I have seen pictures and documentaries, but I can only identify a very few landmarks that have anything to do with my own memories of the place. I saw a photo, on the internet, of the shotgun house in the French Quarter where I lived with my girlfriend Natalie in 1997, and it had that spray-painted X on the door with numbers on it, like a rudimentary gang sign—two people had died in my house.
I guess I was excited, when I saw the photo, to verify that there had been deaths. It gave me a Katrina-related anecdote that would actually hold someone’s attention for a minute or two, and it would be my anecdote, even though I wasn’t actually there.
I moved to New Orleans in late March, so I missed Mardi Gras. I was drunk so much of the time that my memories of the place are comprised of snapshots that seem to have been taken from the periphery of an actual event, or direct frames with some compromise like they’re underwater—nearly colorless, grayish aqua with spots of garish hues that might not be right.
Five of my photographs are of Natalie, taken in the very early stages of our relationship. I didn’t know how to wind the film right, so most of the shots on the first roll got messed up. I took more photographs than just one roll, but I lost the roll from the last four months of my residence there.
I am writing all of this down for my wife, who thinks I am still in love with Natalie, and I’m not, and I don’t know how to talk to my wife about it. She doesn’t confront me directly about still being in love with Natalie. Instead, she sets traps for me, at least once a week, and I wish she would stop.
I have had imaginary conversations with her about that, and many other things. How does one begin a discussion like that? I’m genuinely asking. I know other couples do it all the time. I can write all this down, but I don’t think I could really show it to her. I couldn’t really print it all out and present her with a sheaf of paper one morning. I’ll have to delete this; I’ll have to hide it. I’m afraid to even be writing it on the computer we share. Maybe I just want to organize my recollections, put those mushy mental snapshots into an album with some kind of continuity, and when that has been done, maybe then I could find a way to broach the issue, or any issue that might affect us.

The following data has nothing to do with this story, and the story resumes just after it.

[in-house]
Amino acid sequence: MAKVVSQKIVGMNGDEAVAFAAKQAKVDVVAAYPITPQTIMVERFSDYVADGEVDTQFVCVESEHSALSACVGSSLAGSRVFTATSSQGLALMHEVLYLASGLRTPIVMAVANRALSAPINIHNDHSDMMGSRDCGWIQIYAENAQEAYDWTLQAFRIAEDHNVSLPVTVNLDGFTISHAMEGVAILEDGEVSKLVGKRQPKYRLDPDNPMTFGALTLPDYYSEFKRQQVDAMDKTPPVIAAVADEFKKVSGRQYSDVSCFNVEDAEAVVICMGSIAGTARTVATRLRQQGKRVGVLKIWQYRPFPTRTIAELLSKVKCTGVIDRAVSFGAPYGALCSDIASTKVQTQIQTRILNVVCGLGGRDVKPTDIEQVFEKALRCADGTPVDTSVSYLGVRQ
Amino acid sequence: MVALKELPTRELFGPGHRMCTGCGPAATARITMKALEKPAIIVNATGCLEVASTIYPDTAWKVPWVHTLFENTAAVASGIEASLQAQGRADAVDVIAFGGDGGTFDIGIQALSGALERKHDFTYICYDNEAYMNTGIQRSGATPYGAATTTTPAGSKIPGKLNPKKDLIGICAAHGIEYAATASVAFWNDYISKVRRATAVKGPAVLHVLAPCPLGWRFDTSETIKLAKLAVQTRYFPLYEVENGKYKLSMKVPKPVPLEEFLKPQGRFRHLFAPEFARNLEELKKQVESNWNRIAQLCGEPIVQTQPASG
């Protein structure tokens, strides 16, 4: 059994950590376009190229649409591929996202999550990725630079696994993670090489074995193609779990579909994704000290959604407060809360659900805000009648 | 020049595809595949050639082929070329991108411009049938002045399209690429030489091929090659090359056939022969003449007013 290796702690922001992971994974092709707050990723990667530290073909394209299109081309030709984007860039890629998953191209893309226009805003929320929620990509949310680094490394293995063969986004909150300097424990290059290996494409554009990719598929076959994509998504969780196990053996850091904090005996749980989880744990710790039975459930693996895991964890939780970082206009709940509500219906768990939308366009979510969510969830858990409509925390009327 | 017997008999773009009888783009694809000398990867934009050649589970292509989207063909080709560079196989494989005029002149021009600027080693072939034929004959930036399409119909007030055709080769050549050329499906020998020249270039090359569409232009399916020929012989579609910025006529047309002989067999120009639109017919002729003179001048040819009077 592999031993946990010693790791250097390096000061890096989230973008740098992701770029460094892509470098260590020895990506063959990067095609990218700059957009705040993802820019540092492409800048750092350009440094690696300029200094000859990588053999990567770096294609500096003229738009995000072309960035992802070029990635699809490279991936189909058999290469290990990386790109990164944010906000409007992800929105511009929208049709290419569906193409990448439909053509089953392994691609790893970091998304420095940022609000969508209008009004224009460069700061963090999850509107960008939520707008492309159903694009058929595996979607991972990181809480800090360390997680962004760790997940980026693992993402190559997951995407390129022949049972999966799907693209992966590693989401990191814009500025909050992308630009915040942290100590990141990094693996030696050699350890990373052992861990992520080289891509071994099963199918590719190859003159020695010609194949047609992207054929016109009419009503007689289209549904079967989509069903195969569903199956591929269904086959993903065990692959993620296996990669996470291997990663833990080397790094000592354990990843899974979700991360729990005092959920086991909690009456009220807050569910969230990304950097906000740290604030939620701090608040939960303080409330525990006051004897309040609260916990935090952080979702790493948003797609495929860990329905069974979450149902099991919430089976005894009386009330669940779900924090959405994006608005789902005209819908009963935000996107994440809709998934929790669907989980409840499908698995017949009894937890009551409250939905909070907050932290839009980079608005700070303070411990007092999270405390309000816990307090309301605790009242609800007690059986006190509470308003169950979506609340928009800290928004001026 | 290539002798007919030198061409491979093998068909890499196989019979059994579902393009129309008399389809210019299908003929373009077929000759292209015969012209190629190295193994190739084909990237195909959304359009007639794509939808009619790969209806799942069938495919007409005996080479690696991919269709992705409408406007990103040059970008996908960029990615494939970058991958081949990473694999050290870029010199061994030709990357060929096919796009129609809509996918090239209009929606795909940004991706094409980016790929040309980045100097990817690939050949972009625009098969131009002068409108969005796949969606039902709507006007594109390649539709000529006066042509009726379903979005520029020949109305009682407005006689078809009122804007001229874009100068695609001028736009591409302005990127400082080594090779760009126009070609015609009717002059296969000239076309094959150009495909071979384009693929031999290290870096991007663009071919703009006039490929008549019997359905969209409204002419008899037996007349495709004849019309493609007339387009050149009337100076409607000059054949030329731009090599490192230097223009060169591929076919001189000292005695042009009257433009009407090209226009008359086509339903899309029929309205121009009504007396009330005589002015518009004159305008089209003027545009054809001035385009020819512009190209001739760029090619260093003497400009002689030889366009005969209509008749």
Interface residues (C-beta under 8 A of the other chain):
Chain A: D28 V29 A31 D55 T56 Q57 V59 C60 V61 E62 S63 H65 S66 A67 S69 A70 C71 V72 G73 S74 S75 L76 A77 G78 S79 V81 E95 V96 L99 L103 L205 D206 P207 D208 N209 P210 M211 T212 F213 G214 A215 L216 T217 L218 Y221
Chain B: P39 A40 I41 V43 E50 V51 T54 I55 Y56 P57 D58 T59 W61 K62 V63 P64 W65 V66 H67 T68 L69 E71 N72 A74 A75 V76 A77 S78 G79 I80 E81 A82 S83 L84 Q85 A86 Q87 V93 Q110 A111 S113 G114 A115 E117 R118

People say we have the perfect marriage.
I am sure that most of my memories of New Orleans have been compromised, what I can recall of location or timeline. I don’t know if I want to find out which of my memories are wrong. My wife says she’d like to go there with me someday, just the two of us, maybe when the kids are older, and I usually say, “That would be fun,” presuming it will never actually happen.
I moved to New Orleans with my friend Grant, who had gotten into the University of Louisiana, but he dropped out before he could complete even one semester. He ran out of money and went home, but I stayed. I’m not sure why I decided to stay, before I met Natalie. I couldn’t afford my house by myself, and I knew I couldn’t afford it. I think I was still young enough that I just wanted to see what would happen next.